And that is where the dollar will come into play. For the moment, the greenback is strong, benefiting from typical safe-haven demand long evident during periods of crisis. Against a broad cross-section of U.S. trading partners, the dollar was up almost 7% over the January to April period in inflation-adjusted, trade-weighted terms to a level that stands fully 33% above its July 2011 low, Bank for International Settlements data show. (Preliminary data hint at a fractional slippage in early June.)
But the coming collapse in saving points to a sharp widening of the current-account deficit, likely taking it well beyond the prior record of -6.3% of GDP that it reached in late 2005. Reserve currency or not, the dollar will not be spared under these circumstances. The key question is what will spark the decline?
Look no further than the Trump administration. Protectionist trade policies, withdrawal from the architectural pillars of globalization such as the Paris Agreement on Climate, Trans-Pacific Partnership, World Health Organization and traditional Atlantic alliances, gross mismanagement of Covid-19 response, together with wrenching social turmoil not seen since the late 1960s, are all painfully visible manifestations of America’s sharply diminished global leadership.
As the economic crisis starts to stabilize, hopefully later this year or in early 2021, that realization should hit home just as domestic saving plunges. The dollar could easily test its July 2011 lows, weakening by as much as 35% in broad trade-weighted, inflation-adjusted terms.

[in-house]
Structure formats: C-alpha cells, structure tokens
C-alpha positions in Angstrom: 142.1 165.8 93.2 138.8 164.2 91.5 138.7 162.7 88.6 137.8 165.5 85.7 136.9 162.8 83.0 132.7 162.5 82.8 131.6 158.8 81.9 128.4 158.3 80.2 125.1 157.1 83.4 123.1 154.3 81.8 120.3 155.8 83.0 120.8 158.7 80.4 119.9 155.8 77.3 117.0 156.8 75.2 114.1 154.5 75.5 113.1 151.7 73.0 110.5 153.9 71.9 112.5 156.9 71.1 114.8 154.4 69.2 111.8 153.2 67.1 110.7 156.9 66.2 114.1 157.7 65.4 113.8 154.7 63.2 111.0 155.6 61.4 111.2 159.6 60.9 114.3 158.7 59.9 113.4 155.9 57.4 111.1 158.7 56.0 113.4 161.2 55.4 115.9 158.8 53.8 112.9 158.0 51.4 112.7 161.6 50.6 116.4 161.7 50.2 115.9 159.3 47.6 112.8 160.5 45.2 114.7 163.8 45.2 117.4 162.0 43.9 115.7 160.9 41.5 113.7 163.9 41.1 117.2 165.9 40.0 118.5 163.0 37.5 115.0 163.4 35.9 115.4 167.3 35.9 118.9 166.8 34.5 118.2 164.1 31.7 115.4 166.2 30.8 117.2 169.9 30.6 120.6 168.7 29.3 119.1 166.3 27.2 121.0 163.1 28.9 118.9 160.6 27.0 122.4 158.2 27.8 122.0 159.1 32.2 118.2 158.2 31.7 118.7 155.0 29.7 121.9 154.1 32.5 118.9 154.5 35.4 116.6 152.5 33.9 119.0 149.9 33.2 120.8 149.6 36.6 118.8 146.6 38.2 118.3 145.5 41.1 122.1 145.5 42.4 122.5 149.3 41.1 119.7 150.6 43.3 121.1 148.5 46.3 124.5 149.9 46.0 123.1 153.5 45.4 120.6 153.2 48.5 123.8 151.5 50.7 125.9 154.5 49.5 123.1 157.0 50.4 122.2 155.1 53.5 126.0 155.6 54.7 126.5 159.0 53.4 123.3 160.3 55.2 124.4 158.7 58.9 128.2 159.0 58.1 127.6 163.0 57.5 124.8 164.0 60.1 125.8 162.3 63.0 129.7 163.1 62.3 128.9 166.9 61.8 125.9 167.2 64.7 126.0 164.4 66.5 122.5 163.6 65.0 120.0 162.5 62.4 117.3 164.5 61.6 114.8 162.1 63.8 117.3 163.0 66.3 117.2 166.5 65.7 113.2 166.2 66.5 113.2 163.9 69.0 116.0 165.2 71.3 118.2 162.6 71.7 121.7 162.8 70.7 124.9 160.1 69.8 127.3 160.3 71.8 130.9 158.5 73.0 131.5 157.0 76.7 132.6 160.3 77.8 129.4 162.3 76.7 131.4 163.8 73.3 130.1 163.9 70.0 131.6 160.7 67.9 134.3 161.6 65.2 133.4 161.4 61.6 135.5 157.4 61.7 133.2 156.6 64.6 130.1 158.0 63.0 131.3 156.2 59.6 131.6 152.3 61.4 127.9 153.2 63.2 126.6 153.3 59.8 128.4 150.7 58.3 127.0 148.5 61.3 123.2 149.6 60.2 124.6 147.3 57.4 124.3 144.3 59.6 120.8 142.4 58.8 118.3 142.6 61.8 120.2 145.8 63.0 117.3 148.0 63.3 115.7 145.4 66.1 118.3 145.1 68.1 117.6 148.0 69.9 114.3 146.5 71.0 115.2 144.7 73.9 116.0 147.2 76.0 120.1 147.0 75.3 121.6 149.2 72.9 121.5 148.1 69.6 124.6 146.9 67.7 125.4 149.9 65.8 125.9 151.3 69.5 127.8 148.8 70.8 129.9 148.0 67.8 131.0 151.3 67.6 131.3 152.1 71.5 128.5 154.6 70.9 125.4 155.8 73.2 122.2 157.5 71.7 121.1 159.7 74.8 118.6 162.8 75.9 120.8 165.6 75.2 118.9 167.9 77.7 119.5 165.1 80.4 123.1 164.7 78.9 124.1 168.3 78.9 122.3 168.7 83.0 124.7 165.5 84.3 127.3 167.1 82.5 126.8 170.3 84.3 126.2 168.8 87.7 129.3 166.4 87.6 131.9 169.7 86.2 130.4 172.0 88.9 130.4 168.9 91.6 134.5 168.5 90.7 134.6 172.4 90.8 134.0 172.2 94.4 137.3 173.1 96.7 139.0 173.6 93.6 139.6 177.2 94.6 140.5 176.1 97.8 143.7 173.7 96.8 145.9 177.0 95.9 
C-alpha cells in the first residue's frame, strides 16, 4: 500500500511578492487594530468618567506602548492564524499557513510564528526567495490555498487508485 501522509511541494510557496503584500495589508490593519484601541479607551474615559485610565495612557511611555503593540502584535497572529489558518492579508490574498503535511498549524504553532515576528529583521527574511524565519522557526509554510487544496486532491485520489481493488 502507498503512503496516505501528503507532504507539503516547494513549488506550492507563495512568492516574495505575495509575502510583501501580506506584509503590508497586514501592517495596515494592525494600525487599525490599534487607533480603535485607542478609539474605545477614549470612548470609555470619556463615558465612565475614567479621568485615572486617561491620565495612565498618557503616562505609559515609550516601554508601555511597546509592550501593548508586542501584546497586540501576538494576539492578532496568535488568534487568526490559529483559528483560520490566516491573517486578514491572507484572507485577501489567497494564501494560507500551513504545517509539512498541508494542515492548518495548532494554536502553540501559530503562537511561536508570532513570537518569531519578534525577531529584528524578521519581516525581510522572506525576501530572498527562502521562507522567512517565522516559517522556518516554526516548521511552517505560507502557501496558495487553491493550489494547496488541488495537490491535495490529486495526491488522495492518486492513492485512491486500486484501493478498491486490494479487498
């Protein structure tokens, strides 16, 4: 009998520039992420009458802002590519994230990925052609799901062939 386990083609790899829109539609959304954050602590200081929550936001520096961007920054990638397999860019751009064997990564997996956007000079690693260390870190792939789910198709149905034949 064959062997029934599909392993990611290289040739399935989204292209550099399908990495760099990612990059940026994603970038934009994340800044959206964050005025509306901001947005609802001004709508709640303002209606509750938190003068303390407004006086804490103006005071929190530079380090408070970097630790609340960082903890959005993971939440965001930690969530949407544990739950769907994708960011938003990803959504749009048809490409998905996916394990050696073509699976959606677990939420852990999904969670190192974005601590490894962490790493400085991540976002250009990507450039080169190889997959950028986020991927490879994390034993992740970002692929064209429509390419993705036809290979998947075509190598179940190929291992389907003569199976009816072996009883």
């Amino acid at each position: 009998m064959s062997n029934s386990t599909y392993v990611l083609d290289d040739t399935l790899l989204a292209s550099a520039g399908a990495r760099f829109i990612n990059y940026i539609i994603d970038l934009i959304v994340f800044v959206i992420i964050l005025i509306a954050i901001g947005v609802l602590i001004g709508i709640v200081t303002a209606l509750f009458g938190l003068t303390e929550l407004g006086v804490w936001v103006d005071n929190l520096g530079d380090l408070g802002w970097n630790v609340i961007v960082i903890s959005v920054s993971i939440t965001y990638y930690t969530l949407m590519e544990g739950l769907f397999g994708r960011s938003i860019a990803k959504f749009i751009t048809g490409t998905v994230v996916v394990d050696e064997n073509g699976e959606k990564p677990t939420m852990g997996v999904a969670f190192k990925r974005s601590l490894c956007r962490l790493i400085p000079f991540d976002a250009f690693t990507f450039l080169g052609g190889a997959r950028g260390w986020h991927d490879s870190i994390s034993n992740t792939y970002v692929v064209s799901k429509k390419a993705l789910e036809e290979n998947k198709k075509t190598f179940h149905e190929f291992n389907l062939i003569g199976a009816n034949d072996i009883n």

The coming collapse in the dollar will have three key implications: It will be inflationary — a welcome short-term buffer against deflation but, in conjunction with what is likely to be a weak post-Covid economic recovery, yet another reason to worry about an onset of stagflation — the tough combination of weak economic growth and rising inflation that wreaks havoc on financial markets.
Moreover, to the extent a weaker dollar is symptomatic of an exploding current-account deficit, look for a sharp widening of America’s trade deficit. Protectionist pressures on the largest piece of the country’s multilateral shortfall with 102 nations – namely the Chinese bilateral imbalance — will backfire and divert trade to other, higher-cost, producers, effectively taxing beleaguered U.S. consumers.
Finally, in the face of Washington’s poorly timed wish for financial decoupling from China, who will fund the saving deficit of a nation that has finally lost its exorbitant privilege? And what terms — namely interest rates — will that funding now require?
Like Covid-19 and racial turmoil, the fall of the almighty dollar will cast global economic leadership of a saving-short U.S. economy in a very harsh light. Exorbitant privilege needs to be earned, not taken for granted.